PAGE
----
Unexpressed morphine conditioned salt aversion: Procedural variants and hypertonicity of salt

Rick A. Bevins, Timothy A. Delzer, Michael T. Bardo

Research output: Contribution to journalArticlepeer-review

7 Scopus citations


Previous work has demonstrated that rats that received a sodium chloride (salt) solution paired with a high dose of morphine do not directly express a conditioned salt aversion (decreased intake) in a one-bottle test. Importantly, lithium conditioned salt aversions and morphine conditioned saccharin aversions are readily expressed. The present study examined two possible accounts of the failure for morphine conditioned salt aversion to be directly expressed. Experiment 1 eliminated an account based on procedural variations that were uncontrolled in the original salt and saccharin conditioning protocols (Bevins et al., 1996). Experiment 2 eliminated a hypertonic account that argues that the high concentrations of salt in the previous work (1% and greater) interfered with direct expression of salt aversion by inducing continual drinking. Rats given a non-hypertonic salt solution (0.3%) paired with morphine still did not express a salt aversion in a one-bottle test. A two-bottle testing procedure, however, revealed a robust salt aversion with the non-hypertonic solution.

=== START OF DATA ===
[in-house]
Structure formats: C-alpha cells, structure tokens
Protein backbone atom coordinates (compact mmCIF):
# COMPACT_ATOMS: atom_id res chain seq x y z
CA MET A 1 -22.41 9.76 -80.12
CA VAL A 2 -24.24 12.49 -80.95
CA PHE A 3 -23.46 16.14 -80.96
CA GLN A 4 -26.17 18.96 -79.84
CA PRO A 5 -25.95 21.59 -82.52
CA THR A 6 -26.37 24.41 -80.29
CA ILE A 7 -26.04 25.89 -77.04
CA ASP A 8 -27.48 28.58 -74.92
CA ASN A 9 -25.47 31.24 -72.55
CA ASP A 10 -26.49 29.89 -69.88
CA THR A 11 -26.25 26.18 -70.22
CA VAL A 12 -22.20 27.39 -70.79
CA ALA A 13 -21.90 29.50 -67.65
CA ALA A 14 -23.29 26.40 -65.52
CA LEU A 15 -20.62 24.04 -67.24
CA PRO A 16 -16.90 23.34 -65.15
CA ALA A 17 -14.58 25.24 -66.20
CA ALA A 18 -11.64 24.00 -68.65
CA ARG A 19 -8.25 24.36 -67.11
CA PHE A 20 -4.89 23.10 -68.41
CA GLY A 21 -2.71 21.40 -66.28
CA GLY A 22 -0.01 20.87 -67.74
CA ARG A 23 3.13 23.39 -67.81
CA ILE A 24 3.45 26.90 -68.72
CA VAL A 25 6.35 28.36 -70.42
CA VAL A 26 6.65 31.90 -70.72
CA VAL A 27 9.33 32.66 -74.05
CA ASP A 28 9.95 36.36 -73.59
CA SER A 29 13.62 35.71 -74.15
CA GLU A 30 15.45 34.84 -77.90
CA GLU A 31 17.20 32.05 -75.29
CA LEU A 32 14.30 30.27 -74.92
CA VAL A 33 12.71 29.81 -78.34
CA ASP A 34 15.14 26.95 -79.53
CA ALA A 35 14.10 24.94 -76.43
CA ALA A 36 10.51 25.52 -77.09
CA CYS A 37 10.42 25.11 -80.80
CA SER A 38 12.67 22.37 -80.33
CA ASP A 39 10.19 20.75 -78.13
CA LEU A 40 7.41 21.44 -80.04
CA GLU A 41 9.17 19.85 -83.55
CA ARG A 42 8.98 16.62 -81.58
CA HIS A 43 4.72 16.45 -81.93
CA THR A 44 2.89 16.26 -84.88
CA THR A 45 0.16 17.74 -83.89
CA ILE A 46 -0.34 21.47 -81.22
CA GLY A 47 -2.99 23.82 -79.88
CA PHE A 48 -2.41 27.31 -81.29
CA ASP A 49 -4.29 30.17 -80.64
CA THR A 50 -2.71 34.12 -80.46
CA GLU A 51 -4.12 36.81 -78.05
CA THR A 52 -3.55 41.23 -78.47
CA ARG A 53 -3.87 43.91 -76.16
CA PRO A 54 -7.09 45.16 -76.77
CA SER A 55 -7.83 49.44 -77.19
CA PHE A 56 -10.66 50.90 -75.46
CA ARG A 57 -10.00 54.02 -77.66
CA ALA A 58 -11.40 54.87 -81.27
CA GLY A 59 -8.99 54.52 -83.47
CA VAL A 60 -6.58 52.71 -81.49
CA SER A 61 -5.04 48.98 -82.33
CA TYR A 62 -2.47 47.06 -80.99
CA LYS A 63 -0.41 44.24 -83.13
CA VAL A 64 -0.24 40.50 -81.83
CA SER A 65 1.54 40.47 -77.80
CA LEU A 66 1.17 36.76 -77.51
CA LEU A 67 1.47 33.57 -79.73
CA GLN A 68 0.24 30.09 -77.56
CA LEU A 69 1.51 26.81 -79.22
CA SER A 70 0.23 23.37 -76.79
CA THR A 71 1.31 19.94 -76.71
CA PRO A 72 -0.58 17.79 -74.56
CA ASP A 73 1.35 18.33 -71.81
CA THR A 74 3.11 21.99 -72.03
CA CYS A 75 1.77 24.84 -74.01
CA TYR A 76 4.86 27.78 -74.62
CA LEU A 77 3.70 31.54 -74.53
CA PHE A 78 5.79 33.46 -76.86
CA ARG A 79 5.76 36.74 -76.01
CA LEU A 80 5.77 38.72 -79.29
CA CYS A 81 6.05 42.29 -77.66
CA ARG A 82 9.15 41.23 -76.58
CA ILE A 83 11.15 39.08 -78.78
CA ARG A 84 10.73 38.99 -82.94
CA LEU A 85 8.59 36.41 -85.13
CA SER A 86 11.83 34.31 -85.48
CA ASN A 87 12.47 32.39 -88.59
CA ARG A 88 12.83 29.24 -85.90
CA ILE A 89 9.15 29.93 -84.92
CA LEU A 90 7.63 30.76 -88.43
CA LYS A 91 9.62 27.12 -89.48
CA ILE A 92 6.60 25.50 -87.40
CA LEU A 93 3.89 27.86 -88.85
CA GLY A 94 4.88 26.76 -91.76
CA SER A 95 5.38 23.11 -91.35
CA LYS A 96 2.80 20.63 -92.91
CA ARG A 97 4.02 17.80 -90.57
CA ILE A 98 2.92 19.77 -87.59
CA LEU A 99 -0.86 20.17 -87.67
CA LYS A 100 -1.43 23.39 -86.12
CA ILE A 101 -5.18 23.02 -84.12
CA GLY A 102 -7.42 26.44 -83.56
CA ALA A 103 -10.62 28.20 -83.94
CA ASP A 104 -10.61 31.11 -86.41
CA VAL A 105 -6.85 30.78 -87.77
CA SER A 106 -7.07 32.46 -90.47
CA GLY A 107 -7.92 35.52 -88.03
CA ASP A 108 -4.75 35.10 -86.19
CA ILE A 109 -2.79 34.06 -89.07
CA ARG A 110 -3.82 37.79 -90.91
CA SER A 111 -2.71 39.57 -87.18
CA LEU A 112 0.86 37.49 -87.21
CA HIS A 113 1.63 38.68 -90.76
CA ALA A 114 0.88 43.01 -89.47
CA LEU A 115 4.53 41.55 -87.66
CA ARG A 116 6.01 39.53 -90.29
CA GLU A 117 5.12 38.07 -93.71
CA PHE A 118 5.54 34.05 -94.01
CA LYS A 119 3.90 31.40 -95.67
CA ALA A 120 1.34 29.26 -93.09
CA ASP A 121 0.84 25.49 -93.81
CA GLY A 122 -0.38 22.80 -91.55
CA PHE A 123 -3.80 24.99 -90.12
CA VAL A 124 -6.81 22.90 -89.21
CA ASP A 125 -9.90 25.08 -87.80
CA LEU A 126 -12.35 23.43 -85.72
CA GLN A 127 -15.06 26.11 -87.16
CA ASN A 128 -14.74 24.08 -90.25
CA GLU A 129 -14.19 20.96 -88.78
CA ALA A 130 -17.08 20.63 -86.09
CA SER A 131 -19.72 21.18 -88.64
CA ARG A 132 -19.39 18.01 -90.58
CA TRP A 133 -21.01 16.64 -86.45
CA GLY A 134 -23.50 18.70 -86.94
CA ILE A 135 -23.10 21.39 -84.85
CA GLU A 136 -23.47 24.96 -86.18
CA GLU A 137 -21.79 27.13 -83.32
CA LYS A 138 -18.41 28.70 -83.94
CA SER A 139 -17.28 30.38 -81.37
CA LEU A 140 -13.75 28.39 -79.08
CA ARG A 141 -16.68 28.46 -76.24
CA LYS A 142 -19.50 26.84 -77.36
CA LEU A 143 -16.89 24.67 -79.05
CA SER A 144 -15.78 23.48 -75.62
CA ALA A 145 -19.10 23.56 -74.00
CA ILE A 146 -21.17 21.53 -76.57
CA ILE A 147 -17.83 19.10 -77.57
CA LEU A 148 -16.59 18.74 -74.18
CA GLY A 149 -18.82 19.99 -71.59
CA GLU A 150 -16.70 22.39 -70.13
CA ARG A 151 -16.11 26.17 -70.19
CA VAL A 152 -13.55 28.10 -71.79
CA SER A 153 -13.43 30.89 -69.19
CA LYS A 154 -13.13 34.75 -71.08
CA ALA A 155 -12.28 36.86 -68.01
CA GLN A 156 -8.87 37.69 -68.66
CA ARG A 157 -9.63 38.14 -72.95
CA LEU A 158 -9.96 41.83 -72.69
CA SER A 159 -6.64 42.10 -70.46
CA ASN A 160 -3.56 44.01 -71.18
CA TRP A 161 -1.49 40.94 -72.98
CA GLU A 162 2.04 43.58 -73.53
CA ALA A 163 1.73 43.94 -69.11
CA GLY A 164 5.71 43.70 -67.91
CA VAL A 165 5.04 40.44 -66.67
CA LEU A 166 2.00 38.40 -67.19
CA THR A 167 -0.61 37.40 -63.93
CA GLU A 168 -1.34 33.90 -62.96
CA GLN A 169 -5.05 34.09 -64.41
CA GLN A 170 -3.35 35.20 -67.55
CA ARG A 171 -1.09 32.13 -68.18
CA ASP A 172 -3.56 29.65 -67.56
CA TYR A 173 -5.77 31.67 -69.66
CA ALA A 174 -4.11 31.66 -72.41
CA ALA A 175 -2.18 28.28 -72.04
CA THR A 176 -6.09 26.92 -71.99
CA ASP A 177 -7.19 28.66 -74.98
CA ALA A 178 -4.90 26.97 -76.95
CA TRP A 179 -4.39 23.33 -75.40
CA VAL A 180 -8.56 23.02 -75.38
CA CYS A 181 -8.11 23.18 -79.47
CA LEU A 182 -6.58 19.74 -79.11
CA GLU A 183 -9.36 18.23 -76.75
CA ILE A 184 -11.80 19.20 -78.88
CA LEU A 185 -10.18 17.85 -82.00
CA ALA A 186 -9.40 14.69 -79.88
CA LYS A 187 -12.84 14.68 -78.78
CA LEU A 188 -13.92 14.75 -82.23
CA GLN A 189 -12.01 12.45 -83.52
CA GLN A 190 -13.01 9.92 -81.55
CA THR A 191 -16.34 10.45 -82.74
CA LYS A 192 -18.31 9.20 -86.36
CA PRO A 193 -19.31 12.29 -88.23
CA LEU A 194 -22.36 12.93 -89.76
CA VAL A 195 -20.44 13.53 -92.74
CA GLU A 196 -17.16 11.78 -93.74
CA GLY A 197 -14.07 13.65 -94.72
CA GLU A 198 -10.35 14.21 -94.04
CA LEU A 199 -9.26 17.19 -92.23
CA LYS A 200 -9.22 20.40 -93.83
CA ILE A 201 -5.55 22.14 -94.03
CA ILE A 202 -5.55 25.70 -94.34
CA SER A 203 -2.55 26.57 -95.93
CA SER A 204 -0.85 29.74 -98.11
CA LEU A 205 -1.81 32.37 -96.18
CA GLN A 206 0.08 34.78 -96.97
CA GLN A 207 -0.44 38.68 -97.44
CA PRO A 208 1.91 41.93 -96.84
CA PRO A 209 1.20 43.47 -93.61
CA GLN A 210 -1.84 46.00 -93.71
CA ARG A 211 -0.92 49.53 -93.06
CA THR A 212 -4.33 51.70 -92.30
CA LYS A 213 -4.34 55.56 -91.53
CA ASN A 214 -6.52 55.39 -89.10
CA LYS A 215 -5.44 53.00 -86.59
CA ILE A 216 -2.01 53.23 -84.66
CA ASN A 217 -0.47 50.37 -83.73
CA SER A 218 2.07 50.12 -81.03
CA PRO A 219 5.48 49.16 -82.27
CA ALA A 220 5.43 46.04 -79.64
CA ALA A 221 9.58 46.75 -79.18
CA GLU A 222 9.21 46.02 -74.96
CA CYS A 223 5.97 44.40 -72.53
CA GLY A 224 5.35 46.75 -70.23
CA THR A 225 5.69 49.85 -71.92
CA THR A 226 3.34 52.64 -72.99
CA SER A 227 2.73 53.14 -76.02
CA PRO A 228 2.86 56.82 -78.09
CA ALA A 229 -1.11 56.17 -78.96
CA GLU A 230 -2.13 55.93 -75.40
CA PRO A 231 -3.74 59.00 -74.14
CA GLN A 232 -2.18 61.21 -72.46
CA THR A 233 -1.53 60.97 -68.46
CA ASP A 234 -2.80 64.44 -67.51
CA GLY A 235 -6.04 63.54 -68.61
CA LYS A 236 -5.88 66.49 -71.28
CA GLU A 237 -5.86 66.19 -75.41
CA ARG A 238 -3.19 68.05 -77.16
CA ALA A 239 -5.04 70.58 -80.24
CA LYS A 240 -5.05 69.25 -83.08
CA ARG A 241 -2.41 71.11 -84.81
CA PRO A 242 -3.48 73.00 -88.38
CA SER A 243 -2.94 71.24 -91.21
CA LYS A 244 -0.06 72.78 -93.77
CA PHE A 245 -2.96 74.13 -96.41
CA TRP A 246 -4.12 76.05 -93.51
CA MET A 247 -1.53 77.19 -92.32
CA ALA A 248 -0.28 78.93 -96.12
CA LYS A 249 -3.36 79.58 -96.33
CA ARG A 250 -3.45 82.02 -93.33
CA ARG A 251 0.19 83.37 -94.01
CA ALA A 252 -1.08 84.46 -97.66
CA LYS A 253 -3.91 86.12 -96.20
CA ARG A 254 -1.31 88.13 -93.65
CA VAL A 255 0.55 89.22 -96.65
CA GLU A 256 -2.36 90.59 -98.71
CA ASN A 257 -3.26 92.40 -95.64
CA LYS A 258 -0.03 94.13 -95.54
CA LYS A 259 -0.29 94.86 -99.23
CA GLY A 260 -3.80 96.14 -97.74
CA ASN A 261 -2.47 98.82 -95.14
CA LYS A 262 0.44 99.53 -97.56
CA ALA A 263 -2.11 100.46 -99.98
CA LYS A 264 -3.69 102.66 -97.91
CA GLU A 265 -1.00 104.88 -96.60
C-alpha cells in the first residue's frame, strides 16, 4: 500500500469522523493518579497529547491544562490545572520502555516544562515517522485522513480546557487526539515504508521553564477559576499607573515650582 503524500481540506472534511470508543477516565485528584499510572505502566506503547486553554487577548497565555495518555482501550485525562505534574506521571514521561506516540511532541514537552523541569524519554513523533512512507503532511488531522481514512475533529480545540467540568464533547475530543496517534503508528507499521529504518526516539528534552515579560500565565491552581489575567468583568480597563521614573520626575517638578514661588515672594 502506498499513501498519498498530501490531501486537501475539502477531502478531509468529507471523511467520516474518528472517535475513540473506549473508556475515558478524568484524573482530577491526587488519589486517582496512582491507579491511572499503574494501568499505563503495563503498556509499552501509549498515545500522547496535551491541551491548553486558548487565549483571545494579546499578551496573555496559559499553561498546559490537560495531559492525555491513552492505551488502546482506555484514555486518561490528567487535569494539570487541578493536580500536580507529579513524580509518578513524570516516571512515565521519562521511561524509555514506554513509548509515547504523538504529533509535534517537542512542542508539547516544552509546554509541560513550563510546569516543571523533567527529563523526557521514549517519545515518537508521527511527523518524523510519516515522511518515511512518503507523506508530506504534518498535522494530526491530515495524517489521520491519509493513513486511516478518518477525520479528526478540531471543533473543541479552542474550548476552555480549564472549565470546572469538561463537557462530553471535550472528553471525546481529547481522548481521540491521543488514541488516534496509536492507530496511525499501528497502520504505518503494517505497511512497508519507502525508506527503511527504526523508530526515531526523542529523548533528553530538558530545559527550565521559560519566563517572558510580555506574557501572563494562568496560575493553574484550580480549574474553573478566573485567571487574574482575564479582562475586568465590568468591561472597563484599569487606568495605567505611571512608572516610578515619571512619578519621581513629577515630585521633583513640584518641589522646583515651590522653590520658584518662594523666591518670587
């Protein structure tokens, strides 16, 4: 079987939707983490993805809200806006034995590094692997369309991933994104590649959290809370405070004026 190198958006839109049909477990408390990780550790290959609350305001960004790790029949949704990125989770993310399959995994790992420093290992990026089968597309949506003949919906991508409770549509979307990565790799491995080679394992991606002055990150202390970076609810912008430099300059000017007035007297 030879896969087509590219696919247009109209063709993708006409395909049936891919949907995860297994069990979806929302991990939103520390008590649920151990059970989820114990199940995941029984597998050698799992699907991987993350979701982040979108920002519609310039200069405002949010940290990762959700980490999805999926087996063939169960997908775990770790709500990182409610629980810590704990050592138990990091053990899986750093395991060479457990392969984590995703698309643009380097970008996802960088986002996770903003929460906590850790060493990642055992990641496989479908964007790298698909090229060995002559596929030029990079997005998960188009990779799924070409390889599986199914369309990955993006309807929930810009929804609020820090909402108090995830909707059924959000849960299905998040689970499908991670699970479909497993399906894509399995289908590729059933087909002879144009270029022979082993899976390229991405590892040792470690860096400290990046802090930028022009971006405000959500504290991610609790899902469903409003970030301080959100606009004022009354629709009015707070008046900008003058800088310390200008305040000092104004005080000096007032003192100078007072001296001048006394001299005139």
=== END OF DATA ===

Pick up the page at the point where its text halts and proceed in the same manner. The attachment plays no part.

Original languageEnglish
Pages (from-to)129-136
Number of pages8
JournalBehavioural Processes
Issue number2
StatePublished - Jul 1997

Bibliographical note

Funding Information:
R.A. Bevins was supported by a National Research Service Award while this work was conducted (US Public Health Service Grant DA05623) at the University of Kentucky. This research was also funded by grants DA05312 and DA07746 to M.T. Bardo. We thank Chana Akins for her thoughtful comments on an earlier version of this manuscript.


  • Avoidance learning
  • Emesis
  • Pavlovian conditioning
  • Rat
  • Taste aversion

ASJC Scopus subject areas

  • Animal Science and Zoology
  • Behavioral Neuroscience


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